The second major announcement of the day came courtesy of Ben Wolff, the CEO of Sarcos Robotics. He outlined the short term vision and new product line for the company but emphasized an issue that hinders the entire exoskeleton industry: the media presents machines and automation as something that is coming to replace people, rather than something that can work in tandem with them. An issue that is not being discussed as much is the aging workforce in the US, Japan, and most of the E.U.
The major announcement came at the end of Ben Wolff’s presentation: Sarcos has formed X-TAG: an industry focused exoskeleton technical advisory group. X-TAG is an assembly of executives across manufacturing and oil & gas working with Sarcos and industry groups to identify powered and quasi-passive full-body exoskeleton solutions for the workforce. The company also published a full press release to coincide with the WearRAcon18 announcement (see: Sarcos Teams with Leading Industrial Innovators to Form Exoskeleton Technical Advisory Group).
Hints and Tips on FDA Policies and Approvals
Dr. Devjani Saha transitioned the audience from industrial exoskeletons to medical wearables with practical suggestions on reducing the cost and speeding up market clearance in the U.S. Her top suggestion? Contact the FDA directly prior to launching any clinical studies to see how they fit the device claims and if they will provide the proper justifications. Look for her presentation on the WearRA website coming soon.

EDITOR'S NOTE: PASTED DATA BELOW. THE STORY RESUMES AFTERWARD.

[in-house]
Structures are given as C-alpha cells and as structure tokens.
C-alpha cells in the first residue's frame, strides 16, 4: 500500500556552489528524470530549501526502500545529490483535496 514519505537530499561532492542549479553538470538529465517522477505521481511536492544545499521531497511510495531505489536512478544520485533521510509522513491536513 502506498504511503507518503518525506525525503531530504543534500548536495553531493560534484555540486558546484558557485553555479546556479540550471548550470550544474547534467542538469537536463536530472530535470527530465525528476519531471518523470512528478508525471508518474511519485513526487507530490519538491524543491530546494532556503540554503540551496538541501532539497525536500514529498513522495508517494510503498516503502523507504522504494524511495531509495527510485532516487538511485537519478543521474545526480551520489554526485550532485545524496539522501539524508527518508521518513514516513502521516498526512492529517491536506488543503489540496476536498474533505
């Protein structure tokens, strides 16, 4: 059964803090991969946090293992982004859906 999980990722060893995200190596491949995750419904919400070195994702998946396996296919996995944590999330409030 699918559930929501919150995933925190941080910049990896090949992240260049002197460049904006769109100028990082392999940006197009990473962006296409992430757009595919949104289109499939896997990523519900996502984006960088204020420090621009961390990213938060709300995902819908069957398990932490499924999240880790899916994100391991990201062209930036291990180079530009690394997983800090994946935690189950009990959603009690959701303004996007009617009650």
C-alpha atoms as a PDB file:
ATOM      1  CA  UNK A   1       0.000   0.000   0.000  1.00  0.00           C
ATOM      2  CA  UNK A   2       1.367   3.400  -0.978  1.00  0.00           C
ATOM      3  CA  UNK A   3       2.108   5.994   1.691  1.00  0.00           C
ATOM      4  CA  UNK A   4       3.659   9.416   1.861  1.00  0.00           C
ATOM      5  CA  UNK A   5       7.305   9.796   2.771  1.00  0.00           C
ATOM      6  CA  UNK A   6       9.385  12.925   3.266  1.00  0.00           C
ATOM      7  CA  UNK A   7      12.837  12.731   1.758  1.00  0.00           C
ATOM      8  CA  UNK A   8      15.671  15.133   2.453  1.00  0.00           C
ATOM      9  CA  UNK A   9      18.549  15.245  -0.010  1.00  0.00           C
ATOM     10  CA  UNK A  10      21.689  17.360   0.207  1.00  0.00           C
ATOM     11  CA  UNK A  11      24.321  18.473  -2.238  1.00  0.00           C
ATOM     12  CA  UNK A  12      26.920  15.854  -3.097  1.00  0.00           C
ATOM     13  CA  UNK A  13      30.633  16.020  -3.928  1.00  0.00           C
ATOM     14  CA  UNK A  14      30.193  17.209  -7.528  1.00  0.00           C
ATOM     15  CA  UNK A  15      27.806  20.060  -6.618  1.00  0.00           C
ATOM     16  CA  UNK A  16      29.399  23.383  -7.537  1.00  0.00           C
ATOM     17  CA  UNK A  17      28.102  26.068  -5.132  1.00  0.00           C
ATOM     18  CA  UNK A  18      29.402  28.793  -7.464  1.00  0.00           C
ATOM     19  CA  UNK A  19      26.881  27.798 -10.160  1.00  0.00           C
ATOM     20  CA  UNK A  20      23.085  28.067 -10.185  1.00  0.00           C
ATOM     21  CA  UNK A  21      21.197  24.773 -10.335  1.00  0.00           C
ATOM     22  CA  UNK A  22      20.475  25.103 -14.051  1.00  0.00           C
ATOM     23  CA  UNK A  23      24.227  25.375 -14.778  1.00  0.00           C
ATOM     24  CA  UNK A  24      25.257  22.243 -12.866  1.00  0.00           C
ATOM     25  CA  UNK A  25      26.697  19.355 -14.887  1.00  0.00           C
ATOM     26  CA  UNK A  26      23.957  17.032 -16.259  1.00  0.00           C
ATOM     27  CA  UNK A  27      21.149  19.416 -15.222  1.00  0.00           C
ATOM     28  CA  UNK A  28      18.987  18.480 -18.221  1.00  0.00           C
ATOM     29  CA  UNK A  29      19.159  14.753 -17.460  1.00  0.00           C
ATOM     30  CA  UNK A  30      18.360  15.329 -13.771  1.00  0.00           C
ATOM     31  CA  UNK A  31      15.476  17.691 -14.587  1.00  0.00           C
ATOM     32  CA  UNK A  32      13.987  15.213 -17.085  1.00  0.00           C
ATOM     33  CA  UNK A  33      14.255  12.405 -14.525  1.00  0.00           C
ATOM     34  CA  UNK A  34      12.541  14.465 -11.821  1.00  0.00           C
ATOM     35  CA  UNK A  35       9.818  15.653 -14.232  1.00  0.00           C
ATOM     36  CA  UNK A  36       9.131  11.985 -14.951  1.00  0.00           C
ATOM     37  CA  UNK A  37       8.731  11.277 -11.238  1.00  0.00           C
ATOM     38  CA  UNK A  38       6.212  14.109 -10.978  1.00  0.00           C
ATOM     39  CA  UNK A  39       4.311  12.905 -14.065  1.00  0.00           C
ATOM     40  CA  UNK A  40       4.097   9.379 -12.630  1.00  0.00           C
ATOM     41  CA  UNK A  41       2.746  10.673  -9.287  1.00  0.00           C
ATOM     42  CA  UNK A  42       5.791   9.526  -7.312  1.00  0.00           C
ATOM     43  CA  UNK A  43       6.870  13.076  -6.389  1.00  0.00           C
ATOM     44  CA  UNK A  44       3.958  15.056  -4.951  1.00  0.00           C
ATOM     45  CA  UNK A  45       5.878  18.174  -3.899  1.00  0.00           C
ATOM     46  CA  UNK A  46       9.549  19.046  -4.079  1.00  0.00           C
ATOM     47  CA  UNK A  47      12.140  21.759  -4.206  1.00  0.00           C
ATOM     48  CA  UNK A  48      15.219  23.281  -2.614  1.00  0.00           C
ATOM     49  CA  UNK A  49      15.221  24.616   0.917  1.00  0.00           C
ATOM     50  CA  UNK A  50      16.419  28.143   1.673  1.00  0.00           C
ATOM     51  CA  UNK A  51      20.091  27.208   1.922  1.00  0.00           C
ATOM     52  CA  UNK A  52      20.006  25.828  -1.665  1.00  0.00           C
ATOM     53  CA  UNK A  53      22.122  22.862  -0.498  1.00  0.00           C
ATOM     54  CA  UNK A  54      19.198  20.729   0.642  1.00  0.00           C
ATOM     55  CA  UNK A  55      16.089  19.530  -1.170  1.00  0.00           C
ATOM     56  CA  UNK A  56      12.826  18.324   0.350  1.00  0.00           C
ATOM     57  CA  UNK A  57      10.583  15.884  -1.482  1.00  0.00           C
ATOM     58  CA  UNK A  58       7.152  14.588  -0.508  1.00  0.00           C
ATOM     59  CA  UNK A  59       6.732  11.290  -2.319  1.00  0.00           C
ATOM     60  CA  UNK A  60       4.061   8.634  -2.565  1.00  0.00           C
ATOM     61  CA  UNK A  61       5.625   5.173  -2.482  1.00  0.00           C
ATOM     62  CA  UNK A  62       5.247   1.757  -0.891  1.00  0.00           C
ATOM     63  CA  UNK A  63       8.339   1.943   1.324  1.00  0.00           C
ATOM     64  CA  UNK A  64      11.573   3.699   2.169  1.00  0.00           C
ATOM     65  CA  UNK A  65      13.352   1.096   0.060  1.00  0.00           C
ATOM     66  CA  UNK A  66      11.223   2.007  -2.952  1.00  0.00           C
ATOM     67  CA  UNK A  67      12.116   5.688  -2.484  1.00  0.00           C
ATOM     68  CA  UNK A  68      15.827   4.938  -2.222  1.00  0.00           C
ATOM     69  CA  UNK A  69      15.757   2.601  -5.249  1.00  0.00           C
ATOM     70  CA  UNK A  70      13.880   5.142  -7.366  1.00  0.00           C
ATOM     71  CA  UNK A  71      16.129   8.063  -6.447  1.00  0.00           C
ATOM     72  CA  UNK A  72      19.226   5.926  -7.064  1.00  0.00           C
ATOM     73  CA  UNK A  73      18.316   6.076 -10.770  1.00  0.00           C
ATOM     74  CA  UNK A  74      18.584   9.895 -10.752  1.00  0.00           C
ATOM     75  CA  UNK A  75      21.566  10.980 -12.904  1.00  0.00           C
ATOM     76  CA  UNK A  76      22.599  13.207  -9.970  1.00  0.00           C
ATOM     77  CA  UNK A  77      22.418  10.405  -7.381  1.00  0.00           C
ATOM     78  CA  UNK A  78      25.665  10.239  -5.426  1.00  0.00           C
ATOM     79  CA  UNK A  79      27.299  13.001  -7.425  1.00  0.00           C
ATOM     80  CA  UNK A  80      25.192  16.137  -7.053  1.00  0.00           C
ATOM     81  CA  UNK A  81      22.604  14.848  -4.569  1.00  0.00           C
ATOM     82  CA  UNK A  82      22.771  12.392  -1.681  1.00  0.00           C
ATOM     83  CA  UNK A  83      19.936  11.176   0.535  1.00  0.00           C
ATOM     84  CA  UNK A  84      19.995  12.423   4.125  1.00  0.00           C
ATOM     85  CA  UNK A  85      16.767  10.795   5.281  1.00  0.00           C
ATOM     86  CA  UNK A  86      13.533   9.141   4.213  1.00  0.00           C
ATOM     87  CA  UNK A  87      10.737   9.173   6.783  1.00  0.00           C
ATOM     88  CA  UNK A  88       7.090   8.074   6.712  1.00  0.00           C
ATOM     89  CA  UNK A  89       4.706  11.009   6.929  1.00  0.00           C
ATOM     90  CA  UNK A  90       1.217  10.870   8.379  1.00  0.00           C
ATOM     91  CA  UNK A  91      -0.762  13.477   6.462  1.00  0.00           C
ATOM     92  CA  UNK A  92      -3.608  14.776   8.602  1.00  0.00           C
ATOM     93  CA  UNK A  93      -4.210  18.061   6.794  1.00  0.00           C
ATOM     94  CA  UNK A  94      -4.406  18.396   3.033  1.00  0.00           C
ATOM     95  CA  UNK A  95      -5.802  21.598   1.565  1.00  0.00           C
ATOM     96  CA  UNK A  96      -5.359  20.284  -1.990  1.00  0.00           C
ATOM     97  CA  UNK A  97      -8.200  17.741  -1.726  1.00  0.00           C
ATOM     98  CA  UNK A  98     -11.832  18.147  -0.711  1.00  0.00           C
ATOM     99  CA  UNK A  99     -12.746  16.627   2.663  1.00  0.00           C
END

The third major announcement for the day was an exclusive reveal by prosthetics giant Ottobock that they will enter into the passive industrial exoskeleton market! The audience was stunned, as Ottobock is primarily a medical company and it appears that they had kept their research and prototype work well guarded. Without a doubt, this introduces a seismic sized shift in the exoskeleton industry, but more on this at a later time.
All of this action occurred before even hitting the lunch break! The rest of the day was followed by multiple “Breakout” sessions where the attendees could choose between a “Logistics” or a “Medical” path of presentations and demonstrations.
In the meantime, the main booth area was alternatively stocked with water, tea, cookies, and appetizers to keep everyone running on full steam, followed up by a welcome reception. Major exoskeleton companies such as Noonee and Ekso Bionics brought practical, hands-on demos. NIST had even shipped a section of a sample exoskeleton test course and a poster describing its intended use.
The last spotlight demo was run by Bionics Yantra, an Indian company aiming to bring accessible physical rehabilitation to India. Bionics Yantra had gone from a small team with nothing but an idea put on paper at WearRAcon17 to a functional prototype of an automatic body support assist harness and frame that can follow the user; their gait assist exoskeleton will come next.
If the first day of WearRAcon18 is to be any indicator, the exoskeleton industry has a bright future ahead of it.